Friday, July 16, 2004 - Athlete Perspective
Haywood Report: Quantity vs Quality

By: George Grey

At this point in my ski career I can’t overlook either of the two above, quantity or quality. I am now training with 830 hours in the cross hairs but I need to ensure that every hour is executed with quality. The more I reflect on World Cup racing, the more I realize that little separates those on the podium from Canadian skiers. My job now is to find out just what it takes and where it comes from. It is a recipe that must be individualized and precise or it will spoil. This recipe is being concocted by a combination of coaches and outside resources such as the University of Calgary’s Sports Centre.

Eight hundred plus hours is not hard to do but it is hard to do right! I believe every training day is the most important day of training. There must be a goal no matter what type of training needs to be done. First and foremost I must be able to recover from every aspect of training. Doing a heavy load is then possible but it takes precision and concentration. I have to take into consideration that I still need to do intervals with high intensity, strength with power, and technique with quality. In order to do this, the allocation of the large hours is hugely important. If long hours are placed a day too late or a day too early an intense session may be compromised. This is why we have coaches and test results, they determine how much and when the optimum time will be to achieve the goal of accurate training.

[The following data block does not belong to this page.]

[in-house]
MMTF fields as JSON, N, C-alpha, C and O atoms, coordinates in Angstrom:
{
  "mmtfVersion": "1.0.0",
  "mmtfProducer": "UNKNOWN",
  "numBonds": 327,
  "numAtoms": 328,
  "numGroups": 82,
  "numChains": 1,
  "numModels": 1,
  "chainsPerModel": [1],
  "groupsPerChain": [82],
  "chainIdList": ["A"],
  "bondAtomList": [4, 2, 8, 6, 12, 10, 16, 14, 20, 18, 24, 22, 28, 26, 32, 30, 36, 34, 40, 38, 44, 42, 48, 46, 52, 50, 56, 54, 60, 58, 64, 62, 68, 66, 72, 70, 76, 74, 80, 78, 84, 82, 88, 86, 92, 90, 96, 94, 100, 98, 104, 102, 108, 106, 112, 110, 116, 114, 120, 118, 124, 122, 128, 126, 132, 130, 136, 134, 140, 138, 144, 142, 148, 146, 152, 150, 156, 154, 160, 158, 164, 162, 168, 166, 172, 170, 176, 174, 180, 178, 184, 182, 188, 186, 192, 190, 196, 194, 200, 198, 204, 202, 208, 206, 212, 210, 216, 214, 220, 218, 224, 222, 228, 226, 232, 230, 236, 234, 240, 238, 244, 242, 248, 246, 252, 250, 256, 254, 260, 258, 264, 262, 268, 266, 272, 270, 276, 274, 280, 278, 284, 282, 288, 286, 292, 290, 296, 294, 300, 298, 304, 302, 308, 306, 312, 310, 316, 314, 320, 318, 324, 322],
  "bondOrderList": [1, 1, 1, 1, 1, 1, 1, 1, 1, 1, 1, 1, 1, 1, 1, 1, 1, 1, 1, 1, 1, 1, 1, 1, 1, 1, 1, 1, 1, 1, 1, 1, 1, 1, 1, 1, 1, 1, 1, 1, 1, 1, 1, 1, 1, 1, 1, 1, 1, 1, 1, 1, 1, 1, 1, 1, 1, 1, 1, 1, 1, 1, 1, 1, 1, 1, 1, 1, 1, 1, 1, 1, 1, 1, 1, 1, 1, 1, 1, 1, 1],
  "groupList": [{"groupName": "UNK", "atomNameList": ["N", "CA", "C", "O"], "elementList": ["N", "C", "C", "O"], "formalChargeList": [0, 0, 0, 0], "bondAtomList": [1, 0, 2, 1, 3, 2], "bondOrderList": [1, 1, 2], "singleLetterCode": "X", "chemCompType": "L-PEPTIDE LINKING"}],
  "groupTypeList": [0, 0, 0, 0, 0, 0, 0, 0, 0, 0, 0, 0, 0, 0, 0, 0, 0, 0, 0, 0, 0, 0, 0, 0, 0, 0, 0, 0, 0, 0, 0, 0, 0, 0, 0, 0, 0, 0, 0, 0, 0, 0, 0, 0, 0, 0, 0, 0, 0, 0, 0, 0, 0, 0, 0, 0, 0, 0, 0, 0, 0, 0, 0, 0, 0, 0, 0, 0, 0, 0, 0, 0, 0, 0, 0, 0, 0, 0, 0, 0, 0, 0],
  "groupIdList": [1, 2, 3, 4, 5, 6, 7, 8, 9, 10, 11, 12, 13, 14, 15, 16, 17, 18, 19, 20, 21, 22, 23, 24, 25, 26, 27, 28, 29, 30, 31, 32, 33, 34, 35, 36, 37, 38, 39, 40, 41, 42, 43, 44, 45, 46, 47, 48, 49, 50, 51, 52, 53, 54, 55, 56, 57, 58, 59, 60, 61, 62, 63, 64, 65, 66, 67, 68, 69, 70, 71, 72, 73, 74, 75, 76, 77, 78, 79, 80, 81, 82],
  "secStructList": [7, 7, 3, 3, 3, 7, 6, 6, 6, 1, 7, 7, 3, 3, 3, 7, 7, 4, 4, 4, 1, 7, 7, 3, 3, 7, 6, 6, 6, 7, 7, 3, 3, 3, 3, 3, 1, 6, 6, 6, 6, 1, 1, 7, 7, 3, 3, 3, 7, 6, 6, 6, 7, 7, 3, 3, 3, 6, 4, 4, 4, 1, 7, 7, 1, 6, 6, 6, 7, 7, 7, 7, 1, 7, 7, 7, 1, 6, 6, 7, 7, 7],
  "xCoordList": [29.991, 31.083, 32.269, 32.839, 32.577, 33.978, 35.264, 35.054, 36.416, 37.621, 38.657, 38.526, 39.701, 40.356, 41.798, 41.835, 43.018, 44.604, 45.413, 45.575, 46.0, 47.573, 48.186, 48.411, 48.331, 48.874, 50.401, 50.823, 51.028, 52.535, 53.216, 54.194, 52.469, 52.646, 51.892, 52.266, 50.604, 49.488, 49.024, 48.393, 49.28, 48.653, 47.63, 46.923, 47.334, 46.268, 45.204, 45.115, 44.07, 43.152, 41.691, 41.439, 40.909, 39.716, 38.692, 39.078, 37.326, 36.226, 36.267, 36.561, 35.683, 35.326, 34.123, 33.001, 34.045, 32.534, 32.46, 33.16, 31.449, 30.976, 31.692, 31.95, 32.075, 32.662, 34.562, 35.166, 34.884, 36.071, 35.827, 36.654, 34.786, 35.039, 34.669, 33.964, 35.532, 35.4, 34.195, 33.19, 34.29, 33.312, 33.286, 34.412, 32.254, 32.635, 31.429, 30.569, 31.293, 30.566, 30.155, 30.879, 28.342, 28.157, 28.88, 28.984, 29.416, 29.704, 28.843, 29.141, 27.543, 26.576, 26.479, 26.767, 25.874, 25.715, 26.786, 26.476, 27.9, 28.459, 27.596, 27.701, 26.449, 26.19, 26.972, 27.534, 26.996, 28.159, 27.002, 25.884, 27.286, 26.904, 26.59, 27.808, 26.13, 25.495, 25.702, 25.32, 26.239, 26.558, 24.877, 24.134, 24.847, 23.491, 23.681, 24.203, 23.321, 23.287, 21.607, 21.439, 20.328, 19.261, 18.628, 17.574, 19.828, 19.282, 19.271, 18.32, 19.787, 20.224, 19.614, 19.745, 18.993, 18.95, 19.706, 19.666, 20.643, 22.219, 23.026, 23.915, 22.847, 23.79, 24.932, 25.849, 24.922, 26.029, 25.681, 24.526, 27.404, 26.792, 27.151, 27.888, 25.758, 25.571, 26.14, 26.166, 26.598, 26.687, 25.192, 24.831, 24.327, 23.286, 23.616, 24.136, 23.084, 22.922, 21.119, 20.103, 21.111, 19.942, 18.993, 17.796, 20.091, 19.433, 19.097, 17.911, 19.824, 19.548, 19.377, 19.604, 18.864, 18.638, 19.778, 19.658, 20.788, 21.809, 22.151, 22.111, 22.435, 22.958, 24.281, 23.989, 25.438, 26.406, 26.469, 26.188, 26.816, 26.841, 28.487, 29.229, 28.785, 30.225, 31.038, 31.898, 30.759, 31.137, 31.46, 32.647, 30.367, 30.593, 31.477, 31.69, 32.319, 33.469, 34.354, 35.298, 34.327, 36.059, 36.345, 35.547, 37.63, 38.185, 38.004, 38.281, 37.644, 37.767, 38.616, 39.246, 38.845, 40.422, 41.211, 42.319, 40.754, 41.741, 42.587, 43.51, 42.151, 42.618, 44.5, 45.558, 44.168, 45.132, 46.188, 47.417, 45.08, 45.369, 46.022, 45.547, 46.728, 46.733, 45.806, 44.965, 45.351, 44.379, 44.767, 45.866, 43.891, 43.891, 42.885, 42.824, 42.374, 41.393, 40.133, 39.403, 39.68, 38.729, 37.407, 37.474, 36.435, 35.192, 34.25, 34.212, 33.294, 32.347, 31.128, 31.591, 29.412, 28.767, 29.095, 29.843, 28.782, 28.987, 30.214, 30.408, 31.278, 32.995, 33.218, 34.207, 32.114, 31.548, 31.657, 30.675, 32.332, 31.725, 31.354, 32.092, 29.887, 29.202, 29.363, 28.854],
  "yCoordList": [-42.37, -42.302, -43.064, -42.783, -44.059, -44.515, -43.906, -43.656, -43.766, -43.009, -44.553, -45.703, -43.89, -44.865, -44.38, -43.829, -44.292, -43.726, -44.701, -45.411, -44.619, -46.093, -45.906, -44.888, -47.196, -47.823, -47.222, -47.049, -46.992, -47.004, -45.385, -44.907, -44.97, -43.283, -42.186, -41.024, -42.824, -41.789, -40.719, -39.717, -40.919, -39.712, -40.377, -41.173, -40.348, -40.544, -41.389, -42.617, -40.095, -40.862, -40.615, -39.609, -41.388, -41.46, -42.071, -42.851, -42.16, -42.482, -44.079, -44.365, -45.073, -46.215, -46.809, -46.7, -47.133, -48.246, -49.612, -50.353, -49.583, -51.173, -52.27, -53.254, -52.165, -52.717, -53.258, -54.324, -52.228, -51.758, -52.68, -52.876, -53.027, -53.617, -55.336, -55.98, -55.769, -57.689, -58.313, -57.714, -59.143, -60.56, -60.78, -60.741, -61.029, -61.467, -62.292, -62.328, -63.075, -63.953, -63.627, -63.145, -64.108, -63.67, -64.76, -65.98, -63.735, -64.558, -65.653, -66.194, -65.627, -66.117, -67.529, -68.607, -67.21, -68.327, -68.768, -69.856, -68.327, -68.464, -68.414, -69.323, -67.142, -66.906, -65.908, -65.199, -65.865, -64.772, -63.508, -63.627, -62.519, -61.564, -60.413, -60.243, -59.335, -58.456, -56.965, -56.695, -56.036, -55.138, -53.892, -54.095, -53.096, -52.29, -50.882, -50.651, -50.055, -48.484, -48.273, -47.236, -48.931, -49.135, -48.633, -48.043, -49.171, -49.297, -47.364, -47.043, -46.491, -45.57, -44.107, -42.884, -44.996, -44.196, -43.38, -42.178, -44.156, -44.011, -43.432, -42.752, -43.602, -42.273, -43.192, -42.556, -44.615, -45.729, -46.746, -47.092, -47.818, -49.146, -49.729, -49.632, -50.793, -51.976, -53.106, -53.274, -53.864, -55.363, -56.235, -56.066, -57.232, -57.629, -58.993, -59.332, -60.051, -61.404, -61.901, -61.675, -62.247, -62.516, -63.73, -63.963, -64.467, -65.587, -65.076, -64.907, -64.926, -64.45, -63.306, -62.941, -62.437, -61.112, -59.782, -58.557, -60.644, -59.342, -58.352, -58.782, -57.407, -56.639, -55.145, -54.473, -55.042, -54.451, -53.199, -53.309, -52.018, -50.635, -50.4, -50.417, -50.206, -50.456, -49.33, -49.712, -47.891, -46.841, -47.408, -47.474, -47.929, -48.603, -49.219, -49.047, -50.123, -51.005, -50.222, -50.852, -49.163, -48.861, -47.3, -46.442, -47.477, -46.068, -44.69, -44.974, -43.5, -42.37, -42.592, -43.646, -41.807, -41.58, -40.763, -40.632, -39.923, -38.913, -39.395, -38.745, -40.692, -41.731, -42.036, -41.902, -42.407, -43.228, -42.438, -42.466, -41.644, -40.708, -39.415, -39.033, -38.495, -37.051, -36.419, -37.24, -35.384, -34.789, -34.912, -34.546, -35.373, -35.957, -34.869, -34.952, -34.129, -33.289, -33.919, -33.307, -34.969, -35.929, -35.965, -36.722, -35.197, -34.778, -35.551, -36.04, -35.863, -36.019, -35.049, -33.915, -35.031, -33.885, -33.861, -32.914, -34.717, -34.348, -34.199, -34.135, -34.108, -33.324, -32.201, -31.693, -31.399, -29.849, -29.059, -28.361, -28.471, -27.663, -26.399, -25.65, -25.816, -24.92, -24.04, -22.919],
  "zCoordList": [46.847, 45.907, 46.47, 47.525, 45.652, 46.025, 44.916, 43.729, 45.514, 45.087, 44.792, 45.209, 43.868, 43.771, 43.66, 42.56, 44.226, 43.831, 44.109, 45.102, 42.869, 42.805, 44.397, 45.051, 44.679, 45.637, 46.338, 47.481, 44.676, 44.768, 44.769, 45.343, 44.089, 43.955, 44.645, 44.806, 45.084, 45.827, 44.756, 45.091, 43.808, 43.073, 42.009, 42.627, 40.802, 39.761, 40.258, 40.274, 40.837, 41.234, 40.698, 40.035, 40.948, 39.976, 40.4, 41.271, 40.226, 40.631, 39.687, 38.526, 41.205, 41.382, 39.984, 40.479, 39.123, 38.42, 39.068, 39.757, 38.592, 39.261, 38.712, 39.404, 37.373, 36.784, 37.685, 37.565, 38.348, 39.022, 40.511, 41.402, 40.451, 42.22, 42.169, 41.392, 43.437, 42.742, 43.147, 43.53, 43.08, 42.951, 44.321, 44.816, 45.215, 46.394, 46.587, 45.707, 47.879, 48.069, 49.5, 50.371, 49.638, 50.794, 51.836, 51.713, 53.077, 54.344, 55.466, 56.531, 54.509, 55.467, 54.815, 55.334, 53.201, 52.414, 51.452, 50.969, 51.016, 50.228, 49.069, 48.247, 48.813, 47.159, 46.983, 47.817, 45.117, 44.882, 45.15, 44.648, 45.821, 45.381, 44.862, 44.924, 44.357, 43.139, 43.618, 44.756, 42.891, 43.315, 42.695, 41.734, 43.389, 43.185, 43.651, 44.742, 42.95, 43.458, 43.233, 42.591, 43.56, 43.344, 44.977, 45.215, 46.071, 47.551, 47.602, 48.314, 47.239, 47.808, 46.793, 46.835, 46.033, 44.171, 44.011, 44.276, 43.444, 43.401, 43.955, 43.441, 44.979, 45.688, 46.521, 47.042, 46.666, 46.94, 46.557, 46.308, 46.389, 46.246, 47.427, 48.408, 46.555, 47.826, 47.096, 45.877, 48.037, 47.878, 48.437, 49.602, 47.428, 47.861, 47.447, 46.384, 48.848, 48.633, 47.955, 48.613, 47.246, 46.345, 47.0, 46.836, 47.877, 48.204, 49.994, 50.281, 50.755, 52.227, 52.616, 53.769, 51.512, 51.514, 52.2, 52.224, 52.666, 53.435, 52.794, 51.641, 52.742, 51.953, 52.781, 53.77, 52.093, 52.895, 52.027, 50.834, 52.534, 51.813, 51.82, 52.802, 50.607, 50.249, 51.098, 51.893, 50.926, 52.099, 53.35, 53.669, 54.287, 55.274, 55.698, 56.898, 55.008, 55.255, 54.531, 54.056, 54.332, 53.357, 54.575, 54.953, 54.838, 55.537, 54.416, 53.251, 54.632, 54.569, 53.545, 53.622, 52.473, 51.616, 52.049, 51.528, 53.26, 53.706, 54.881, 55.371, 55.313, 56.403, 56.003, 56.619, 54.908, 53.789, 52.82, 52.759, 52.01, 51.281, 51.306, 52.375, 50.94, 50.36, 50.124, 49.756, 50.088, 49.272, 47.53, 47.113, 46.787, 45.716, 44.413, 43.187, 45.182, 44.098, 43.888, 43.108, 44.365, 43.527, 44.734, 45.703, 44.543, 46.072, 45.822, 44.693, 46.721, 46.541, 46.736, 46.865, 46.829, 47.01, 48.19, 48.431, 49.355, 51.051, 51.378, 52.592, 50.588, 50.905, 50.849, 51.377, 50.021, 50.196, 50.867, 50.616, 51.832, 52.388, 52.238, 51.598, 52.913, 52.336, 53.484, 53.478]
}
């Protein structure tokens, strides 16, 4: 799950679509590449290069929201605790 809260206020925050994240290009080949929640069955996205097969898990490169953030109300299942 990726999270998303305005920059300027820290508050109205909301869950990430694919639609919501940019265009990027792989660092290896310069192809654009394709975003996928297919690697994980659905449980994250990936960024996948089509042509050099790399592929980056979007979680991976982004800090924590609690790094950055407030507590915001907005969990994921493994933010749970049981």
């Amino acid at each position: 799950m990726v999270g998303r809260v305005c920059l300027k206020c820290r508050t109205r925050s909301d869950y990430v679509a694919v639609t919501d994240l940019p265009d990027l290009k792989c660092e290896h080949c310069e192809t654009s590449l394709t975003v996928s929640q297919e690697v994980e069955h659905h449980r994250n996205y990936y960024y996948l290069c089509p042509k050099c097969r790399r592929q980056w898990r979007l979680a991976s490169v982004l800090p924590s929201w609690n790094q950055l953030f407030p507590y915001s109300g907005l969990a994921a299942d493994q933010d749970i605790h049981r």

Overall our team saw large improvements in results last year and this was in part due to the science behind our intervals. Dr. Dave Smith from the University of Calgary has been working with the team for several years with great enthusiasm. He, along with others, came up with individualized intensity sessions that give the greatest training effect. Expending huge amounts of energy during intensity training feels that much better when you know there is science behind the pain.

Skiers on the World Cup circuit have their own unique techniques and training programs. But the fundamentals are the same. You must deliver the power to the right place with efficiency. This is something that I have been playing with over the last two years and there is still much fine tuning that needs to be done. The good news is that the changes I made last year were beneficial to both techniques.

All aspects of my training are now being analyzed by half a dozen minds that are collaborating to offer the best training regime in the world. I know Canada has the right coaches that offer only the best to each athlete. With this kind of cooperation the gap to the top will be closed with time. One of my great training partners and team mate, Drew Goldsack, once said “I feel something big is happening now in our sport and I am glad to be a part of it.” He is absolutely right and sometimes you can almost taste the enthusiasm of our team.

Haywood WC Report is powered by Haywood Securities Inc., proud sponsor of the Senior National Cross Country Ski Team

Source: Cross Country Canada

This page is maintained by the
© Copyright 2002,